He set up the first news service at Michigan State in Lansing, Michigan, where he had initially studied to be a forester. Years later, he received an honorary doctorate degree from Michigan State for his lifetime work.
He was hired by the Chicago Tribune and four years later left to work for the Christian Science Monitor, eventually becoming its MidWest Bureau Chief in 1964.
He was old school journalist at its finest at a time when typewriters and spikes ruled the newsroom.
Old school principles such as trust were often earned by sitting for hours on a bar stool listening to a politician unload his troubles; writing humane stories by experiencing the inhumane conditions of a black woman and her children by embedding himself in a Presbyterian Settlement House; jumping into streets of a rioting black neighborhood in the 1960s where he was shot at and then carried away to safety by some of those same blacks.
That was earned trust.
He was always an activist journalist, said his wife.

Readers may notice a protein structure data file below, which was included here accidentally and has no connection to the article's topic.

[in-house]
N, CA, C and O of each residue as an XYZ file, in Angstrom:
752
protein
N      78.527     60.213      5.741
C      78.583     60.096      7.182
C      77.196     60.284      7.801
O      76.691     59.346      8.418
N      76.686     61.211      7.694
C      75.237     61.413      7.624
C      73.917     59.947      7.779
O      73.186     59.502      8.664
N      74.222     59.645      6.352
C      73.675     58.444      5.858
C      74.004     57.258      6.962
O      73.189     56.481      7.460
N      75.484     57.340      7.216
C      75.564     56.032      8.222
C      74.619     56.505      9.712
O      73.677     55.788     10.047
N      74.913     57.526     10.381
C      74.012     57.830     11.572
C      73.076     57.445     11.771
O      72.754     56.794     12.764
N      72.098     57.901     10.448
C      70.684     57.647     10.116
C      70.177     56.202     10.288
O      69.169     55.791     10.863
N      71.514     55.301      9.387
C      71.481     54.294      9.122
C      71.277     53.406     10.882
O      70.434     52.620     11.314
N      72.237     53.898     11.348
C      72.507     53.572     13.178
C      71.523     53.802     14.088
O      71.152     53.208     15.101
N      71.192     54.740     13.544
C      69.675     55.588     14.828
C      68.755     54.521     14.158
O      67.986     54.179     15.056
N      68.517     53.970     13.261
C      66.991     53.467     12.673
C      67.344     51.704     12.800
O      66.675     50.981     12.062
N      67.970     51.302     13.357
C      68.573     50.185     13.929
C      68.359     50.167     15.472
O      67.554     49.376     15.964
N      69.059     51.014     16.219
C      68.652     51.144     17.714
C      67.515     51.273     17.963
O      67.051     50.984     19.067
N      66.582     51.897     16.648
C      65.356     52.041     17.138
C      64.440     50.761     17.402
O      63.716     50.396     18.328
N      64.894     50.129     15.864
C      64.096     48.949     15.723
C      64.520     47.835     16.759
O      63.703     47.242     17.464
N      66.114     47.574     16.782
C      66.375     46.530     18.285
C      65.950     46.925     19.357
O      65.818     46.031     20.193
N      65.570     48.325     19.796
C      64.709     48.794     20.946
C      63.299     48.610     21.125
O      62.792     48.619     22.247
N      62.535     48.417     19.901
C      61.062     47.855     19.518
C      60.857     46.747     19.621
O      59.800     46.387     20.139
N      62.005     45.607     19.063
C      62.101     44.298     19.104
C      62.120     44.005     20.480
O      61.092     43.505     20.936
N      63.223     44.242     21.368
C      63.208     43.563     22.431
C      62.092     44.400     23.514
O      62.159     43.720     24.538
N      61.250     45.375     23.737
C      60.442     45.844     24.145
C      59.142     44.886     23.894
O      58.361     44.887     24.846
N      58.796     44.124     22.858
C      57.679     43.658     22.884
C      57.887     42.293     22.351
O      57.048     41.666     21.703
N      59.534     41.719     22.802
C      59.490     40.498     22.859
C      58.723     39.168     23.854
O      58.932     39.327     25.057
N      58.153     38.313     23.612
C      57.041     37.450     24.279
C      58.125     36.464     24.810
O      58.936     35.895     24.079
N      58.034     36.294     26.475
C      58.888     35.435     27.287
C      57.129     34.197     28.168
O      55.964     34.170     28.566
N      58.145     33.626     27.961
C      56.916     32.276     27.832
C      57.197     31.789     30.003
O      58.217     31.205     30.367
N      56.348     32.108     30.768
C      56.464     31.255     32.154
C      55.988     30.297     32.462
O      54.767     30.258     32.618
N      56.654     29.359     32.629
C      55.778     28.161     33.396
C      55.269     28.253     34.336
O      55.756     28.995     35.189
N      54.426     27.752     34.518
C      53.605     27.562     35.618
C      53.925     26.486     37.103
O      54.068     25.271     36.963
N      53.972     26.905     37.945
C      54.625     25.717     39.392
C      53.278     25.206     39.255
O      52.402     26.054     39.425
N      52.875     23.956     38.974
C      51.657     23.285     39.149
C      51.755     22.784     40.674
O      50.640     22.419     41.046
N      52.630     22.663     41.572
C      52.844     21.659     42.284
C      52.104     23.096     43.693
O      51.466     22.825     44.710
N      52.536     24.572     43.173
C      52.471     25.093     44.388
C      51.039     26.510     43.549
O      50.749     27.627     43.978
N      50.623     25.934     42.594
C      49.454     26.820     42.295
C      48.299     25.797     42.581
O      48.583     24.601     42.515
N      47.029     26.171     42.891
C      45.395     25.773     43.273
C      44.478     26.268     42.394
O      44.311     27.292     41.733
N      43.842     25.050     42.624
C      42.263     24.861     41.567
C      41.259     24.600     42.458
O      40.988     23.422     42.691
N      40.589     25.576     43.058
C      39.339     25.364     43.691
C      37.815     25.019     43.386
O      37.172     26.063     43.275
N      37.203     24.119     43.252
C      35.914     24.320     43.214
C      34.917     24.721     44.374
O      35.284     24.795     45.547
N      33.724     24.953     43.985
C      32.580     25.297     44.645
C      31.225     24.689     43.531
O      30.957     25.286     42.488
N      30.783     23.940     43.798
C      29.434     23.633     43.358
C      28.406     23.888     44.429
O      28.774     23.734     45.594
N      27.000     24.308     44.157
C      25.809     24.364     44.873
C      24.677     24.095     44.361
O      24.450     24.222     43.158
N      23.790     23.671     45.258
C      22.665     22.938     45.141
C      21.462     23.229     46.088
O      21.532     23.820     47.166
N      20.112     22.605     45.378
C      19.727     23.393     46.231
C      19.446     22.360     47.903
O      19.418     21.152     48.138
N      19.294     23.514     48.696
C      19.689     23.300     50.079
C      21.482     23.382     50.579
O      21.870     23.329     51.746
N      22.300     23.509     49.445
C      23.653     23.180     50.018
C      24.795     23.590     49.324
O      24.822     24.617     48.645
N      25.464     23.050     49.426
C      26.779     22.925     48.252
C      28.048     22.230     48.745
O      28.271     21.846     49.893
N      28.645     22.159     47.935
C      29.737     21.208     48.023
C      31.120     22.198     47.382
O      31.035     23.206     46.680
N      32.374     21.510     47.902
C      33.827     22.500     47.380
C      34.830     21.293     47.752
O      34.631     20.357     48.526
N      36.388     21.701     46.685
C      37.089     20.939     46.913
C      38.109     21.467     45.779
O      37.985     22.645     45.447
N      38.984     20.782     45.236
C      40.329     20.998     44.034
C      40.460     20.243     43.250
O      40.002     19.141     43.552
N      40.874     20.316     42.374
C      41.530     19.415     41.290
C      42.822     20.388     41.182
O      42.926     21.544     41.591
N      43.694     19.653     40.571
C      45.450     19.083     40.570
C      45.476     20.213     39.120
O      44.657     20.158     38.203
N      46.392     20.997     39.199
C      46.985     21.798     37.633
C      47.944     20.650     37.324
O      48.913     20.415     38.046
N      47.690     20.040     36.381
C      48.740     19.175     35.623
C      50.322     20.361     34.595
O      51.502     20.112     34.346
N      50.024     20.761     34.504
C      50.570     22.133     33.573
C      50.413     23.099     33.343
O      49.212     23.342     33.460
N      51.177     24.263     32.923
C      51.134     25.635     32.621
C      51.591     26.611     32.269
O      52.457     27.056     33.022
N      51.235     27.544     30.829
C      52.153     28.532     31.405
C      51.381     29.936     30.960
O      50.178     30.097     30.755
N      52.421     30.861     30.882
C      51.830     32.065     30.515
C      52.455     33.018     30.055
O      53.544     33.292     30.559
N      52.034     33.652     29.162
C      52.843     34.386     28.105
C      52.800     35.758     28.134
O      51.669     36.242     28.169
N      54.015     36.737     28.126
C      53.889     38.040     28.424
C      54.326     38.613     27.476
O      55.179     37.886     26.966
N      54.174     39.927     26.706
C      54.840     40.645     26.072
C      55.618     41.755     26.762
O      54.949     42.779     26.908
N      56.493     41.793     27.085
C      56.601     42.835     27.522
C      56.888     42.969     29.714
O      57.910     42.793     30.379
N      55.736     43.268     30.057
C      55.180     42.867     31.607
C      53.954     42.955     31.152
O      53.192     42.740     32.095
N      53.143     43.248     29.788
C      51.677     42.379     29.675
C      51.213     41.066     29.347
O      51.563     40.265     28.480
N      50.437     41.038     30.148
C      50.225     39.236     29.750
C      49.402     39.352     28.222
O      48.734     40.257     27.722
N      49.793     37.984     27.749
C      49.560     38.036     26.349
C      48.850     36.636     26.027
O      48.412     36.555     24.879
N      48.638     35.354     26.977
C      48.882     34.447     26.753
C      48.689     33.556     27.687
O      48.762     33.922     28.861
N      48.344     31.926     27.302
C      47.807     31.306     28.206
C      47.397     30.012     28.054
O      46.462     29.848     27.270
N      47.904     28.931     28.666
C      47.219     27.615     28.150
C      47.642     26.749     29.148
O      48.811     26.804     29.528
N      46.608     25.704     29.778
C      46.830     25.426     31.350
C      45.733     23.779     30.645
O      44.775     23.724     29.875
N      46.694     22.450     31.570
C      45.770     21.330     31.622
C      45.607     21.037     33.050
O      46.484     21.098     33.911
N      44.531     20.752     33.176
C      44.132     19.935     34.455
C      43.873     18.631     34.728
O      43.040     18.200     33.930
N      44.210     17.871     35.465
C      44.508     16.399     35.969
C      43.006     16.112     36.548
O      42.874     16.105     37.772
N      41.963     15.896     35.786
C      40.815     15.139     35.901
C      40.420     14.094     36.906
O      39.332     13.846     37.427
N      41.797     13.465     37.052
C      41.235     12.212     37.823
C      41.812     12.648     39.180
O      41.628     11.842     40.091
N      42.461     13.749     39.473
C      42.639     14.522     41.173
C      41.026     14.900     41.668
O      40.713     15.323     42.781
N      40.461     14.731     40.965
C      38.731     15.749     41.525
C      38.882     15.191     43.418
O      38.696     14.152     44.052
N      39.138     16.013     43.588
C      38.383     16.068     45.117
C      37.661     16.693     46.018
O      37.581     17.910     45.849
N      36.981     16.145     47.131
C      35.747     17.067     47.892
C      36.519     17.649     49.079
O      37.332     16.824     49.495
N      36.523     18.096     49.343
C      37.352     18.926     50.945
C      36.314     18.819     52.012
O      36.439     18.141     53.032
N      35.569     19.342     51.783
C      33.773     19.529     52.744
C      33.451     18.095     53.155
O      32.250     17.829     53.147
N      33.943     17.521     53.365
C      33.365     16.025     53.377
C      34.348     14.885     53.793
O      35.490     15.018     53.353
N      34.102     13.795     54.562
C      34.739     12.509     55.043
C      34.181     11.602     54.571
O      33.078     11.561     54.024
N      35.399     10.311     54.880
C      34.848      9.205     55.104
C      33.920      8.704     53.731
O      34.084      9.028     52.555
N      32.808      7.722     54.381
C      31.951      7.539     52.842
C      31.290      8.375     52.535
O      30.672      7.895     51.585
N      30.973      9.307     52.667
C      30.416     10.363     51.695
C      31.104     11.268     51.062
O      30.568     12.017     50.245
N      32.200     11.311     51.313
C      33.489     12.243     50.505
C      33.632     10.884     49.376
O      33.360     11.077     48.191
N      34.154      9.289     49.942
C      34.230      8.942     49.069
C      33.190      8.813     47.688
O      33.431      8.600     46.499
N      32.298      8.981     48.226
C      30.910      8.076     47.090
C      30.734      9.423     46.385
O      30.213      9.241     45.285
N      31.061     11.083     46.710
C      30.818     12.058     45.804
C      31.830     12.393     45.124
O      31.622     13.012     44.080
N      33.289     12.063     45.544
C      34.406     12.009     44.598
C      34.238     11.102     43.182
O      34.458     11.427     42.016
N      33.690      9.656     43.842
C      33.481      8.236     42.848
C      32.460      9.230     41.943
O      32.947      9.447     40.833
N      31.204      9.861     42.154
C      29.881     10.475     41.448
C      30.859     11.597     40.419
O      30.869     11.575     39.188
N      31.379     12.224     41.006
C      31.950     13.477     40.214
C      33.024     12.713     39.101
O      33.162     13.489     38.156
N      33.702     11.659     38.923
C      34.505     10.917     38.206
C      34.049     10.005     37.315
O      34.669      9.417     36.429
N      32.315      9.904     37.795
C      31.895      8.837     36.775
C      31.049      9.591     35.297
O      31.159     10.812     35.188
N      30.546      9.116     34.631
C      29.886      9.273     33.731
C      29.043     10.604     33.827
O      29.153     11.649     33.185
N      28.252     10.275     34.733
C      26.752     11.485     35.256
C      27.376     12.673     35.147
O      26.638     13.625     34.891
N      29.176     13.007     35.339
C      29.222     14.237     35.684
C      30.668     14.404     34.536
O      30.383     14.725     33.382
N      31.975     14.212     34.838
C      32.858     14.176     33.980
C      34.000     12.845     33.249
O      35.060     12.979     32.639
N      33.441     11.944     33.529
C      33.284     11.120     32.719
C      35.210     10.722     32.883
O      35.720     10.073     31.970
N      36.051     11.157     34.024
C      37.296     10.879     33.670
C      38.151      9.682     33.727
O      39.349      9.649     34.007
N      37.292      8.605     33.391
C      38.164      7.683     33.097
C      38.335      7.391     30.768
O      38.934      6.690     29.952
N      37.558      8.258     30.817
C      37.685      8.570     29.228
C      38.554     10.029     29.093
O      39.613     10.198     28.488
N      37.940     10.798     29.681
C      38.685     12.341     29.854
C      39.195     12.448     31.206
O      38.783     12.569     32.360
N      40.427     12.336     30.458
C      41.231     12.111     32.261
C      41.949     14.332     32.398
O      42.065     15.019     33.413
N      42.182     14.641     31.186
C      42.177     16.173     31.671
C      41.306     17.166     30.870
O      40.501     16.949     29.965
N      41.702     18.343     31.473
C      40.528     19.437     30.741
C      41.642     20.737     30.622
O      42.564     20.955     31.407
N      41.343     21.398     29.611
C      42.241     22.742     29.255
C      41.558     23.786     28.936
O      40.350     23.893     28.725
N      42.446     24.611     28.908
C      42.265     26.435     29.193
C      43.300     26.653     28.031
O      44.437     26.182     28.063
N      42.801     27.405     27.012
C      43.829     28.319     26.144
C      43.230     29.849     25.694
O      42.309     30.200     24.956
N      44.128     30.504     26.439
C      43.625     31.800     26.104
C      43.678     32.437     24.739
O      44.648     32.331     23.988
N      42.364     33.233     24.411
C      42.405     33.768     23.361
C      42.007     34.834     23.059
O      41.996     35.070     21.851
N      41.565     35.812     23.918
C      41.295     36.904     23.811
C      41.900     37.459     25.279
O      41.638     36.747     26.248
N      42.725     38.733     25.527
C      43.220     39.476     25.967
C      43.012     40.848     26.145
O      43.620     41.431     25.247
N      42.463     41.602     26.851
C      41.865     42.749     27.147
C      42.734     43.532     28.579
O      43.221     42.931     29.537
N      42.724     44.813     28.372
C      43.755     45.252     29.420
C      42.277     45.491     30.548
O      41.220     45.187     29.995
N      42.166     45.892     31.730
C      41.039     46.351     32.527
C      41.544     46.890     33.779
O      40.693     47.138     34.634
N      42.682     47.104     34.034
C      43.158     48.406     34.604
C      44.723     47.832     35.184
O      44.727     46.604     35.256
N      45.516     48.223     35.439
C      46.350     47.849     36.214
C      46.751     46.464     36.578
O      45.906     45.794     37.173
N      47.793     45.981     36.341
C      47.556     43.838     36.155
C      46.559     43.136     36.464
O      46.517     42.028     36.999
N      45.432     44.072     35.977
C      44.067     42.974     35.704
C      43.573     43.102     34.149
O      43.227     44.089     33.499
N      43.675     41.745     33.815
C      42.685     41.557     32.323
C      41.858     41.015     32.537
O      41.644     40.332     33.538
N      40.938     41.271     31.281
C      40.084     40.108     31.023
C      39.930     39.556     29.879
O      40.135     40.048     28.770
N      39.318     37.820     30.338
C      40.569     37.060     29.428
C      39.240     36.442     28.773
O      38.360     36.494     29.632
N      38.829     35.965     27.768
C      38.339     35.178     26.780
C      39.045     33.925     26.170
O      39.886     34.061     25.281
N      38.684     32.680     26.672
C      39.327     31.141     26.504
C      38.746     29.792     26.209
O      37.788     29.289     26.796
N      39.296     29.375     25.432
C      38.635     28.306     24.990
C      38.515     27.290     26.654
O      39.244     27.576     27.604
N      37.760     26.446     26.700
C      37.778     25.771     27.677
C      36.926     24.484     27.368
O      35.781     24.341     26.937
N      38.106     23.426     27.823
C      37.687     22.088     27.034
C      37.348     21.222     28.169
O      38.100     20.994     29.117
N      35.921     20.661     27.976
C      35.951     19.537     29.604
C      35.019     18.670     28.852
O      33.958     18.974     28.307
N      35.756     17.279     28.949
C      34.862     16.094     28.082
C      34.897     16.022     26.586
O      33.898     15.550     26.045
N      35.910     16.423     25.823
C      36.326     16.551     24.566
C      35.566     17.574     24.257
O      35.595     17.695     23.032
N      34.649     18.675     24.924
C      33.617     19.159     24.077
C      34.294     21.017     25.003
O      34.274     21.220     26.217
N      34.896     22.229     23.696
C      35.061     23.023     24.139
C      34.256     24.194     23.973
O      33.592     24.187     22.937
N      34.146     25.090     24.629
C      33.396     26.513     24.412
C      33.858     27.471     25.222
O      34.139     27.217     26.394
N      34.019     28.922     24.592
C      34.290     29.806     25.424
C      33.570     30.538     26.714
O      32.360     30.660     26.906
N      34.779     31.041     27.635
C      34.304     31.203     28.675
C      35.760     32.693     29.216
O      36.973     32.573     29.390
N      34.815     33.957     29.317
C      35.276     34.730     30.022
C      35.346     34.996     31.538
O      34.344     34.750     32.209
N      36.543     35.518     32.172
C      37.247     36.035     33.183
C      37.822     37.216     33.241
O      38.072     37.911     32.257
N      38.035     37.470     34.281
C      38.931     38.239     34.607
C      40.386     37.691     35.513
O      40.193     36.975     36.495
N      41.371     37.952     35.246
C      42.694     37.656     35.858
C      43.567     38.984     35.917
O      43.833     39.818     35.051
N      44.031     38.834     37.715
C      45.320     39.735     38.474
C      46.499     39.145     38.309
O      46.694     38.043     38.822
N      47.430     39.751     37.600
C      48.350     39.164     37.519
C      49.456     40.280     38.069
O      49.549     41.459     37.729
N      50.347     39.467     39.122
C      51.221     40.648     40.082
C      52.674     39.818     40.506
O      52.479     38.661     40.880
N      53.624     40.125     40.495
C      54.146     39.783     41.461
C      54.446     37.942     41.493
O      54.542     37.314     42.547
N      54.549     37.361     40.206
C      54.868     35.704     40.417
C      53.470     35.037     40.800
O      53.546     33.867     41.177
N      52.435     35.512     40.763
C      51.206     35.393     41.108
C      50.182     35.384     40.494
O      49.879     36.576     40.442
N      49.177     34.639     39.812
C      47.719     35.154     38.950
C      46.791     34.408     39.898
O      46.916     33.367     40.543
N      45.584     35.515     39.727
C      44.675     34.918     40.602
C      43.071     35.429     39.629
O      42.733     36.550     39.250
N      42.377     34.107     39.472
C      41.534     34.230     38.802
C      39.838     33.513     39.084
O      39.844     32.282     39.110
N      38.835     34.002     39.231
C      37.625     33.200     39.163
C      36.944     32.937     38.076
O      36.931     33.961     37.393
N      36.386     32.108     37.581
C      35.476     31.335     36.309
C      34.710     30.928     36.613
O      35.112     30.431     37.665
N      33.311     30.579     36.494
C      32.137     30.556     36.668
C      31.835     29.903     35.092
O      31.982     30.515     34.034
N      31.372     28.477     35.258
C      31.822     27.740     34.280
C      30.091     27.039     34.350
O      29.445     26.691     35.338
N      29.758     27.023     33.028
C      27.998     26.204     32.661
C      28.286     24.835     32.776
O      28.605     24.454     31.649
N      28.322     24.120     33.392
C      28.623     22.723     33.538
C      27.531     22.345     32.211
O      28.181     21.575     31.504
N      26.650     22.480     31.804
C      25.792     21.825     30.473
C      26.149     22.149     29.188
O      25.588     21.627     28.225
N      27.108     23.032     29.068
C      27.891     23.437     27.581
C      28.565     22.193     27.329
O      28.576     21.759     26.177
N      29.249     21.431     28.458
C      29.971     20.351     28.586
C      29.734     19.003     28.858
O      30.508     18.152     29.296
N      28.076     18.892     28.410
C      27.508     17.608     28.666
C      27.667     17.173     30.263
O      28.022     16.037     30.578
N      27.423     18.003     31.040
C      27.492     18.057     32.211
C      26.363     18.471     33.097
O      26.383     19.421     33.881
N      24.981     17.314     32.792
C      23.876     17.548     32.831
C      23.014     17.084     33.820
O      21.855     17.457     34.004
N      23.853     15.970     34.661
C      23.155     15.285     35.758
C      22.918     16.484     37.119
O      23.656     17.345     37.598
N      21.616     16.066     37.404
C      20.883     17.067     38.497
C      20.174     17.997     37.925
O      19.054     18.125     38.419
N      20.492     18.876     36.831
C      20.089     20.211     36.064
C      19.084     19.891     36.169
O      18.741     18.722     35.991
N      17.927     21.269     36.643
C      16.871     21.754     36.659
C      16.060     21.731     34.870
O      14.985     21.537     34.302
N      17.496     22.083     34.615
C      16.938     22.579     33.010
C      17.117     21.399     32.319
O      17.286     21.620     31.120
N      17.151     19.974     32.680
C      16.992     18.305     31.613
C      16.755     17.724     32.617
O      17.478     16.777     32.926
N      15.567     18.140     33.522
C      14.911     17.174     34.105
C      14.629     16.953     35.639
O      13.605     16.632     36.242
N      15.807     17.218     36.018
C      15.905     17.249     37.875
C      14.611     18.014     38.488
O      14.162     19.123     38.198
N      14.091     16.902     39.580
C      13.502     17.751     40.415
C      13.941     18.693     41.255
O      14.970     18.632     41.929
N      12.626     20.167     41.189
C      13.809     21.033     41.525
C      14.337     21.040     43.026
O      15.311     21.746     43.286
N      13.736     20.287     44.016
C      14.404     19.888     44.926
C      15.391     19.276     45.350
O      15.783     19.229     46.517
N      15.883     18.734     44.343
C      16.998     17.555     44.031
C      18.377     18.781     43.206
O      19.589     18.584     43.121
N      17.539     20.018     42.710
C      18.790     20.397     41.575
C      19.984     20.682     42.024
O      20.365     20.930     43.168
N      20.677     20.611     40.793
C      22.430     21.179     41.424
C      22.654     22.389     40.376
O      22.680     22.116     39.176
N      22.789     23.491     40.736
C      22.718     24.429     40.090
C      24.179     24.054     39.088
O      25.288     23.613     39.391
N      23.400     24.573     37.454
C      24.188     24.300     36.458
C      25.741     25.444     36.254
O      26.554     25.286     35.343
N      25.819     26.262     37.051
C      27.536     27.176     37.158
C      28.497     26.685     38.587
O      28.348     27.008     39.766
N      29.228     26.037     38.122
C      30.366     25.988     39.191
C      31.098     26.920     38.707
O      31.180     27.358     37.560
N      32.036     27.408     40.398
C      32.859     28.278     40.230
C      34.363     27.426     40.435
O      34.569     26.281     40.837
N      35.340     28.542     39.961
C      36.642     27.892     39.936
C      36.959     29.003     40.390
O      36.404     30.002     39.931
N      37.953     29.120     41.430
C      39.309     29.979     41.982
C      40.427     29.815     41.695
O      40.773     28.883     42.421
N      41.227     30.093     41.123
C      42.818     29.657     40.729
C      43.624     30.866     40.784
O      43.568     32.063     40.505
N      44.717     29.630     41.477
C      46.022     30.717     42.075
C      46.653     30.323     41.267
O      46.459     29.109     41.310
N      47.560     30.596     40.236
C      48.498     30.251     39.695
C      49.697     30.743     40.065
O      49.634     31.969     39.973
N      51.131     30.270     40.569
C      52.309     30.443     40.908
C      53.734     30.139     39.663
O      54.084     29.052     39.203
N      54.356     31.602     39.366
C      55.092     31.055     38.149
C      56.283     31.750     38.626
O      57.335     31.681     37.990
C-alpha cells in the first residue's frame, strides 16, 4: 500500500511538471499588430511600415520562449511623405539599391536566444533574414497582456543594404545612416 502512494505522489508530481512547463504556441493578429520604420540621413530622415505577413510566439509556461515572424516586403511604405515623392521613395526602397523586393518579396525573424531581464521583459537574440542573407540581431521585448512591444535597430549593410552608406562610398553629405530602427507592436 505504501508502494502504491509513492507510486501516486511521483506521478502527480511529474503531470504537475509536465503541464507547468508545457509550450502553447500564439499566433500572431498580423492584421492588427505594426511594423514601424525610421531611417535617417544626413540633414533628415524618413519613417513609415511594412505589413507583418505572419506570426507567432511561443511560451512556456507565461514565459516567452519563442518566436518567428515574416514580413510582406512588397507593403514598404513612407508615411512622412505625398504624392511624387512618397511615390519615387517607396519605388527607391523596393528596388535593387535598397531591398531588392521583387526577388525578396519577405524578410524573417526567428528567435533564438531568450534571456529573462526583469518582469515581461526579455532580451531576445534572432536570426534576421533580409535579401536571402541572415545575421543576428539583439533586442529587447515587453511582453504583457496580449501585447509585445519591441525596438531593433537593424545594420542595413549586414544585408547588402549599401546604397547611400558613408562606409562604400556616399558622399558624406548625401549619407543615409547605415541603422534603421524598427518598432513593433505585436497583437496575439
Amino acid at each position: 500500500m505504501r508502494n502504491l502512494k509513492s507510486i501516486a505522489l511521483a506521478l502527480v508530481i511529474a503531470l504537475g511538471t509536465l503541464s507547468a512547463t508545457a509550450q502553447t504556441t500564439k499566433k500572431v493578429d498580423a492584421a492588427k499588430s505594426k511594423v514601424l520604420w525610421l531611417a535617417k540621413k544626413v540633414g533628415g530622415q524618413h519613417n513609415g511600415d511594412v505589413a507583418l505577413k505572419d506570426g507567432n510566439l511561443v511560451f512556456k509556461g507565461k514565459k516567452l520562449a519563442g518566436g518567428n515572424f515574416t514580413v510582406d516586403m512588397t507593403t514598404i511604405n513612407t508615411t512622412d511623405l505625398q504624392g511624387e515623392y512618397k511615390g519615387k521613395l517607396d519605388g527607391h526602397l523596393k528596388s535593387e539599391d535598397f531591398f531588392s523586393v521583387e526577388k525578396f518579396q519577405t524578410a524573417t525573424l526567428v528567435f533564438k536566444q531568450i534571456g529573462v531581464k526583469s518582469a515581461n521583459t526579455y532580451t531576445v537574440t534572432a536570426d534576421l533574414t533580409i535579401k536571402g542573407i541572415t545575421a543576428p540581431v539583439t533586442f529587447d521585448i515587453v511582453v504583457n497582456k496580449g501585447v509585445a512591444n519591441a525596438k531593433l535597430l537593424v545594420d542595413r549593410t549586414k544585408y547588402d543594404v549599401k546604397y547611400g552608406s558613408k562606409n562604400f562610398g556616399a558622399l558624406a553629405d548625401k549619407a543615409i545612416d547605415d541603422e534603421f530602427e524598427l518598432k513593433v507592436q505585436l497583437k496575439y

He was known by the black community and protected by them because of his willingness to come into their world and care enough to report on the conditions.
“I had no trouble ever in the black community,” he said.
When a black man tried to rob him on the streets one night, James turned to him and simply said, “I’m not interested,“ and kept walking. The would be robber stood there stunned.
When he heard that two black children were missing and found them jailed for being in a church trying to find a bathroom to use, he paid to bail them out.
“Howard was outraged,” said Judith. “He got them out.”
He went to a juvenile detention center when he learned and reported that rubber hoses were being turned on young people to destroy their eardrums.